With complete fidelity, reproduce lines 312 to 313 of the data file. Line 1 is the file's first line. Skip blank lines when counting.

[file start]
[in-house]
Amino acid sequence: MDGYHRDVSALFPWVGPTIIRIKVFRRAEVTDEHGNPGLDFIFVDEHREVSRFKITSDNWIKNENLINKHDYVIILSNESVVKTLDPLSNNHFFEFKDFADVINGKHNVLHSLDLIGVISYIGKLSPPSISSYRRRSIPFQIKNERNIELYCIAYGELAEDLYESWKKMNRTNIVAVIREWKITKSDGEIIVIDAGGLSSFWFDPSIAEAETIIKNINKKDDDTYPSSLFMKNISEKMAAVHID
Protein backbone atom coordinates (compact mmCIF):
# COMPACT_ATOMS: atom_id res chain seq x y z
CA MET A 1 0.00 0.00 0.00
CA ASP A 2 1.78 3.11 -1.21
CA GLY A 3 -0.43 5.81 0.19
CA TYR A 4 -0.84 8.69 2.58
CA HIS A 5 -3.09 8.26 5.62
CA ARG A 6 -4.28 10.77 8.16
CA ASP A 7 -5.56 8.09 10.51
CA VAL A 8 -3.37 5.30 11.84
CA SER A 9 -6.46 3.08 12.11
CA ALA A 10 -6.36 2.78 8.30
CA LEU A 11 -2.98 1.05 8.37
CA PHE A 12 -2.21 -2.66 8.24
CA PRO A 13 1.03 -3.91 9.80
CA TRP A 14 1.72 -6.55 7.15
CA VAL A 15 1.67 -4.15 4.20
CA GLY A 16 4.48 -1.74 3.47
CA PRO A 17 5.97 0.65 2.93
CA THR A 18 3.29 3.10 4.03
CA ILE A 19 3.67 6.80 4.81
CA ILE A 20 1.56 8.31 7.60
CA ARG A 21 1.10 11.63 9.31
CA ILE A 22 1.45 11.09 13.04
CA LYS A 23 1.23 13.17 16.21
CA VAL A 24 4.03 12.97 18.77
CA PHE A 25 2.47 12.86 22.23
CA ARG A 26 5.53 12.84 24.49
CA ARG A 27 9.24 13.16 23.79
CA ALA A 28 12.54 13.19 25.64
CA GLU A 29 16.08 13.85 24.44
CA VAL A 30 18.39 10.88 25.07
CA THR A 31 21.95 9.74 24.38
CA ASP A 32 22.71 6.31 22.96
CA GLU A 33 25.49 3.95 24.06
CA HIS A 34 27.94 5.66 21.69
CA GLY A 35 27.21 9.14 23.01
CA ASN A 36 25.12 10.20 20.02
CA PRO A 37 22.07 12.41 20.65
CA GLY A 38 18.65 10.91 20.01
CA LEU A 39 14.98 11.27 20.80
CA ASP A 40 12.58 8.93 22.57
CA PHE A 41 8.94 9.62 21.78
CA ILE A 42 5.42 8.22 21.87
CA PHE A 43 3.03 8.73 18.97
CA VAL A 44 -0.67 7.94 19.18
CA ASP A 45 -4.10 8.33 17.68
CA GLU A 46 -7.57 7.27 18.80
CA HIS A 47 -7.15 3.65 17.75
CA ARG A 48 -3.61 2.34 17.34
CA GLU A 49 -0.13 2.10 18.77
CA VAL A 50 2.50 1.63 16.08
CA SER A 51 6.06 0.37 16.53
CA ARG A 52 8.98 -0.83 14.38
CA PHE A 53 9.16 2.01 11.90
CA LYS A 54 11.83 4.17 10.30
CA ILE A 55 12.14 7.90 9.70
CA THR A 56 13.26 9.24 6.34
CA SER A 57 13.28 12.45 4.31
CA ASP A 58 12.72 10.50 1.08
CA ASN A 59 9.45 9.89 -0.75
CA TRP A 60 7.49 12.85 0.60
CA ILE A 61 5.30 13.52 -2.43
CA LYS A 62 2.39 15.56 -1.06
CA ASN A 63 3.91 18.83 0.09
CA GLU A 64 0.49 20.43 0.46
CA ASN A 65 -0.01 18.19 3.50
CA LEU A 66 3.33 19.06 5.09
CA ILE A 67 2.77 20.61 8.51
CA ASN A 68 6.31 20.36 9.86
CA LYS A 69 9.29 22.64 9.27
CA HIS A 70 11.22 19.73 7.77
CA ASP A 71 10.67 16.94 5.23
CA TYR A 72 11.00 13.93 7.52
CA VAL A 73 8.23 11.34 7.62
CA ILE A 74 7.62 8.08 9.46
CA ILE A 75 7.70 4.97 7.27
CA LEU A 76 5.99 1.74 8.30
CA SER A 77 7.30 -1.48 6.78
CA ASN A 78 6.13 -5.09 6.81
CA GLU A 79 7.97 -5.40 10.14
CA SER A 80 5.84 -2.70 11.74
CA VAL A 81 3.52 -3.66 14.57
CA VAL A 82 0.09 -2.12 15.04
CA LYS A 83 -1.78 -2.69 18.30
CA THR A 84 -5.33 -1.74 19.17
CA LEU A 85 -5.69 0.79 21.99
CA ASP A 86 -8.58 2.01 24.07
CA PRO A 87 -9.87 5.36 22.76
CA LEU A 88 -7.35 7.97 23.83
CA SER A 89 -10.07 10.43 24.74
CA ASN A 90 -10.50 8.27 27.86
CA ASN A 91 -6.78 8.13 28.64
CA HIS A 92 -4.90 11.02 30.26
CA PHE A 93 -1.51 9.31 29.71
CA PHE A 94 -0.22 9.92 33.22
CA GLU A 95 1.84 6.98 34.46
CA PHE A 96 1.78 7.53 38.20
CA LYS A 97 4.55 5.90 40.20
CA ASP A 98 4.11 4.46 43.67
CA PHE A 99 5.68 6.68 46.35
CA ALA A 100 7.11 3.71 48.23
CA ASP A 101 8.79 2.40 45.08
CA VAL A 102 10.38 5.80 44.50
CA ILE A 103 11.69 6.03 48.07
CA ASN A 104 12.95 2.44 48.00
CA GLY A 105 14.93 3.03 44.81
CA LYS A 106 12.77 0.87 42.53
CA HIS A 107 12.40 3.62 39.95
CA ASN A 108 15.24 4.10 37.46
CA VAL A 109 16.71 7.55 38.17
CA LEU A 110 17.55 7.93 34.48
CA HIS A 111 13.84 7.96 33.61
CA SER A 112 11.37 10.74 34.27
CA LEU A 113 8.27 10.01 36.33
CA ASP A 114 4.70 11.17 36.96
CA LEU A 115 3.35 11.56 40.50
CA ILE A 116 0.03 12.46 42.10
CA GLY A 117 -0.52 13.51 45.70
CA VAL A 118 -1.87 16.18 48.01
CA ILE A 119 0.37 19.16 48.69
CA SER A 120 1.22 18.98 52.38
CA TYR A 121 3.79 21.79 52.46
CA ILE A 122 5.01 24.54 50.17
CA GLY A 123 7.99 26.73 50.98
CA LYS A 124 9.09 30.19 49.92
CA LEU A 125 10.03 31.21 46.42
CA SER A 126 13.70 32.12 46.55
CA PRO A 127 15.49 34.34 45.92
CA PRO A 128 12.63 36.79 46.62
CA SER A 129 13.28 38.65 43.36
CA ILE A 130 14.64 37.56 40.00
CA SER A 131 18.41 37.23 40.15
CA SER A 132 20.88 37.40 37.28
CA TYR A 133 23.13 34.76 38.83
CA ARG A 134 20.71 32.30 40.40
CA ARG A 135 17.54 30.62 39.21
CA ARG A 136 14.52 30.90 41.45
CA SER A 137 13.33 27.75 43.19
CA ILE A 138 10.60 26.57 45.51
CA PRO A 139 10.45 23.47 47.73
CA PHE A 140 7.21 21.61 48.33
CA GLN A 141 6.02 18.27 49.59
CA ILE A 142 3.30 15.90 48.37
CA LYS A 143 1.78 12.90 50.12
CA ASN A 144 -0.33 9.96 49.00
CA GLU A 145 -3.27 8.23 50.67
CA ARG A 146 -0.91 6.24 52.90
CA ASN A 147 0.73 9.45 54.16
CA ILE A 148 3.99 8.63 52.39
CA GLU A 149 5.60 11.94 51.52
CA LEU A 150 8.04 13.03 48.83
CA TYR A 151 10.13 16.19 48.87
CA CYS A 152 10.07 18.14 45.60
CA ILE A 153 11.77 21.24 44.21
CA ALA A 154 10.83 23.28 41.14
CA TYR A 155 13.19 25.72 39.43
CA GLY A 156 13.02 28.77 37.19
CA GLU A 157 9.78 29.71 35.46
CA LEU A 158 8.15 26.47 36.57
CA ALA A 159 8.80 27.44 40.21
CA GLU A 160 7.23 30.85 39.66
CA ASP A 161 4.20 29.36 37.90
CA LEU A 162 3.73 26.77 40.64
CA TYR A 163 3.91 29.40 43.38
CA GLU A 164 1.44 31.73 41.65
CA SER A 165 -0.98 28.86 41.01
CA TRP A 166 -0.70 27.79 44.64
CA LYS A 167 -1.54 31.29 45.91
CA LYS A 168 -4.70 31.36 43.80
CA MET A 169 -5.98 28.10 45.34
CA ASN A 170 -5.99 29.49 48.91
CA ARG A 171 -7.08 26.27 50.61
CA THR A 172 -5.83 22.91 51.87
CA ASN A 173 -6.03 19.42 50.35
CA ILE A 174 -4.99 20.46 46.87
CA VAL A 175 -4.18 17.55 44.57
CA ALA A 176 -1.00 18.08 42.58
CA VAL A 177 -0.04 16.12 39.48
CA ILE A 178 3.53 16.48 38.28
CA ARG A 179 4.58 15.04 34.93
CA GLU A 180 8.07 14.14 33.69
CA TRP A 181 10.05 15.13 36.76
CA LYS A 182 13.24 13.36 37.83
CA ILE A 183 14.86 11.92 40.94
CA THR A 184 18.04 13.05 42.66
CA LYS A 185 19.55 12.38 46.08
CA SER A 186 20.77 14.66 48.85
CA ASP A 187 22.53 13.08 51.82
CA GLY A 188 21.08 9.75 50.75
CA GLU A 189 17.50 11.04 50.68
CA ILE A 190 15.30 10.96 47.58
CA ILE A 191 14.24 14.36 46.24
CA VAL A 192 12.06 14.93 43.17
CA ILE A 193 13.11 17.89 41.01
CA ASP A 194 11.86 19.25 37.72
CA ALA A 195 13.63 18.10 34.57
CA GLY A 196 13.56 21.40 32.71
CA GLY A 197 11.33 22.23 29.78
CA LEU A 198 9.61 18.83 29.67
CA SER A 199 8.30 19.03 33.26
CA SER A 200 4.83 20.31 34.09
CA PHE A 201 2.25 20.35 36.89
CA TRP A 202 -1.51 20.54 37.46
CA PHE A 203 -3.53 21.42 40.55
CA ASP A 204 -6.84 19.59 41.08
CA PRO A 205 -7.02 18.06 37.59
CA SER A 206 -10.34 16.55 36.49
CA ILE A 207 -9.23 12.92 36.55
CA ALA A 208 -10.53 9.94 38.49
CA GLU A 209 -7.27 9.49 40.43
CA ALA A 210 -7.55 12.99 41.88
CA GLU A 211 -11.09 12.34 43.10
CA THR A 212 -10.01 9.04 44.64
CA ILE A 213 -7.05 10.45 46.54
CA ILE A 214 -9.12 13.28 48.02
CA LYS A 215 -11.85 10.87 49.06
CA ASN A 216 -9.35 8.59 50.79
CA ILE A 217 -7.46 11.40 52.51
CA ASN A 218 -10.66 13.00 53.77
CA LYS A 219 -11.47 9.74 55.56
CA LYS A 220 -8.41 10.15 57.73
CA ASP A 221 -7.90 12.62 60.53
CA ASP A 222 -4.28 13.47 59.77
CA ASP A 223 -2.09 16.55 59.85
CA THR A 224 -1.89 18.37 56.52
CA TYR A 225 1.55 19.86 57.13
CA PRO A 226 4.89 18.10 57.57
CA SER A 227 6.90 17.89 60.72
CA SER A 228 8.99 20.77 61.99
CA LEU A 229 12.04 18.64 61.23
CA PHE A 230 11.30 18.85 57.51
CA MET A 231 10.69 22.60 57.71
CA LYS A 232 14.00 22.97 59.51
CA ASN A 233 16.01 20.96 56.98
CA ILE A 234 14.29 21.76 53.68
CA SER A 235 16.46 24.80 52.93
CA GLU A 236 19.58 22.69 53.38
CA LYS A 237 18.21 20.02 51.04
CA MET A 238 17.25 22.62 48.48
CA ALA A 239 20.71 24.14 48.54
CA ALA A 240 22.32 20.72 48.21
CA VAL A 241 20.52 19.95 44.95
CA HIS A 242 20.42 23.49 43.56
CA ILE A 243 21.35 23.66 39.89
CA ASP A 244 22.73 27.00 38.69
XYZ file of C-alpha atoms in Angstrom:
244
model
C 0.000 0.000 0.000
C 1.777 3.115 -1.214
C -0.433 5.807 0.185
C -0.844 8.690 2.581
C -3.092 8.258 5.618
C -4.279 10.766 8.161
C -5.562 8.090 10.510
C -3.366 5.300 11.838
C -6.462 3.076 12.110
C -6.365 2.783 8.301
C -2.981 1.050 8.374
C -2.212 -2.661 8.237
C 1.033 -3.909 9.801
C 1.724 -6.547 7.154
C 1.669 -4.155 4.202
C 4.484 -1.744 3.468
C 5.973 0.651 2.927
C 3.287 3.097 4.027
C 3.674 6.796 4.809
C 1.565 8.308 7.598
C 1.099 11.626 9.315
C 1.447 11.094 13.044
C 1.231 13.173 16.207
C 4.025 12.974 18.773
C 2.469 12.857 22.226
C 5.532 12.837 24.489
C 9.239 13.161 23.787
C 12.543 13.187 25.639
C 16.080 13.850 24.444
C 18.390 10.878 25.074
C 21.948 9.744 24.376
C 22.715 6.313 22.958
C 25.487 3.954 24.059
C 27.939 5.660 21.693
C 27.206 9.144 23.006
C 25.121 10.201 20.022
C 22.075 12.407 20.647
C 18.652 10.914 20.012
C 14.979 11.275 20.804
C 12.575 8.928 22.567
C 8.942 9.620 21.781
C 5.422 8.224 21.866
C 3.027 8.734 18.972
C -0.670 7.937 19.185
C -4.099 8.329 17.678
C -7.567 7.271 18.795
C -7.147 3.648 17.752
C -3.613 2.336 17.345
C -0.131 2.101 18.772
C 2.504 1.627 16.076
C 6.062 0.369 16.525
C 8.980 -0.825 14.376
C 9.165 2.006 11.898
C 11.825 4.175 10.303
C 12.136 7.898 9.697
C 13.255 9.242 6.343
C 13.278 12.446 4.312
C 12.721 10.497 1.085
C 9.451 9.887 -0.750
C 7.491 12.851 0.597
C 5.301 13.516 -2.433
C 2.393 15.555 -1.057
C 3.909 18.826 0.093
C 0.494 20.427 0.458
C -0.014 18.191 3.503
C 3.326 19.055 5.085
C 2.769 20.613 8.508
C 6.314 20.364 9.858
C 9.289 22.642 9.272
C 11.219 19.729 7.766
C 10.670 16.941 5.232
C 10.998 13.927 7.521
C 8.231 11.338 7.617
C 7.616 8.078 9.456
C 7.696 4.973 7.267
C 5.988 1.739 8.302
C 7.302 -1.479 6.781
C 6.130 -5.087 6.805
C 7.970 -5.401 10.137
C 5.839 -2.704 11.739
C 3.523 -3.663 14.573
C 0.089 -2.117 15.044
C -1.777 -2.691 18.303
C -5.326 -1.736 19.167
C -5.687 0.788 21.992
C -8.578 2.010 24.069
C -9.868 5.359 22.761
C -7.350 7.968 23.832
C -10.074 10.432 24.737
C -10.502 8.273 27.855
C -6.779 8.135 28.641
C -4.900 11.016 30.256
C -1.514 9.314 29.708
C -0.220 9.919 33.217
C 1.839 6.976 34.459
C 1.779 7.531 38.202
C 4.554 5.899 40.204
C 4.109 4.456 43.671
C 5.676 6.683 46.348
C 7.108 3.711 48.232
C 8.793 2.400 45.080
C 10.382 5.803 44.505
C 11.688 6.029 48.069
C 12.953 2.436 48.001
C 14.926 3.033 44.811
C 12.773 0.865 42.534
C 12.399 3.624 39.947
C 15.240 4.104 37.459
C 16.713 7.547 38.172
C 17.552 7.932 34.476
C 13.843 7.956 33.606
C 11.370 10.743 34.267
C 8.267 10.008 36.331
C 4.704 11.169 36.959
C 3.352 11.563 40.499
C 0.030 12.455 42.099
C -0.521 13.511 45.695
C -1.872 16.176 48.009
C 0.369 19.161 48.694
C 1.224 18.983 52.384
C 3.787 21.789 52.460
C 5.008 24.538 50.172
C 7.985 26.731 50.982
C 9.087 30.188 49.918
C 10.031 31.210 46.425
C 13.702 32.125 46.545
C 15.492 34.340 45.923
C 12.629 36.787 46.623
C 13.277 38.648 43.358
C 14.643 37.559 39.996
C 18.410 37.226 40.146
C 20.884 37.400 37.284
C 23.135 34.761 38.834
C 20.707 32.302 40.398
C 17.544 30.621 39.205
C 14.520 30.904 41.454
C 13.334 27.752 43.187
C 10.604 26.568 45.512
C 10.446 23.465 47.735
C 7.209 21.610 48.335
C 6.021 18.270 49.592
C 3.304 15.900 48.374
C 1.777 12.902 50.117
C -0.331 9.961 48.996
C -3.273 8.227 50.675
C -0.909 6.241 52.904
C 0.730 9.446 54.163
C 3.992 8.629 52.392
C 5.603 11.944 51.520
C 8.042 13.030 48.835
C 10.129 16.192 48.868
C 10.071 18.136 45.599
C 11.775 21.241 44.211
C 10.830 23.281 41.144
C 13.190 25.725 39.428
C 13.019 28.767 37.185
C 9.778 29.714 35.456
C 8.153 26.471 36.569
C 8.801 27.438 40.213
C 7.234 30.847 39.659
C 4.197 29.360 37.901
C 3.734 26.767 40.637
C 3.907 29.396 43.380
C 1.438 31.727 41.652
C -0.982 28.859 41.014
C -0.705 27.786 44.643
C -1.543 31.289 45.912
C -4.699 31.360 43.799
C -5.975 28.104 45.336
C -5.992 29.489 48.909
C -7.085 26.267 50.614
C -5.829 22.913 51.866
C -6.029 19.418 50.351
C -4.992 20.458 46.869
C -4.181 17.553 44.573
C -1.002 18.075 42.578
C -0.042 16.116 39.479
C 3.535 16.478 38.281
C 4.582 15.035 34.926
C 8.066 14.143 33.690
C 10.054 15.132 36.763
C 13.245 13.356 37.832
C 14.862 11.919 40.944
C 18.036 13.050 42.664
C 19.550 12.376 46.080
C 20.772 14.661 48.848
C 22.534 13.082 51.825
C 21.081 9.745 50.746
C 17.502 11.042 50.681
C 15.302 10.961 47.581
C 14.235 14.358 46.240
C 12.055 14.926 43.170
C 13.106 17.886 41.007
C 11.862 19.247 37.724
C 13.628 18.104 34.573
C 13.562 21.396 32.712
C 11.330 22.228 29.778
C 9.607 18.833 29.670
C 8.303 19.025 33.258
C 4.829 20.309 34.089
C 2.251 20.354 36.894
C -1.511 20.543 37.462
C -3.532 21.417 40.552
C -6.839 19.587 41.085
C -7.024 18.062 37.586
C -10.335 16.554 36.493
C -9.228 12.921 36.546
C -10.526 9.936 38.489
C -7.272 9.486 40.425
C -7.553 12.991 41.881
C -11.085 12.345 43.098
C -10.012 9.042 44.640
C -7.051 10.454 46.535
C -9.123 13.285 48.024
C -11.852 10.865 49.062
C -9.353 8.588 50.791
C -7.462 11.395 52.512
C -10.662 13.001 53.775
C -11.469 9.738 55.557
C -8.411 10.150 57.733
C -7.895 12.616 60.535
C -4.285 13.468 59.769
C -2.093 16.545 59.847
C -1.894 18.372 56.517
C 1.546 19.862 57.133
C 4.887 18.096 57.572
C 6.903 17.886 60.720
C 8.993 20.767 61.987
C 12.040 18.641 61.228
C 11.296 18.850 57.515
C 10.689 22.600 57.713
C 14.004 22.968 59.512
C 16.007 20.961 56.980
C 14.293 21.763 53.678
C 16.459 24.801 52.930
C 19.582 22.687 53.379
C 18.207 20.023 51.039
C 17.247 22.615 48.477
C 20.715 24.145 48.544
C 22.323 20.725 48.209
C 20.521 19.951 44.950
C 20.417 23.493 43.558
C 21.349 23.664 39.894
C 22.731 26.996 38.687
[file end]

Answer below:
C 5.301 13.516 -2.433
C 2.393 15.555 -1.057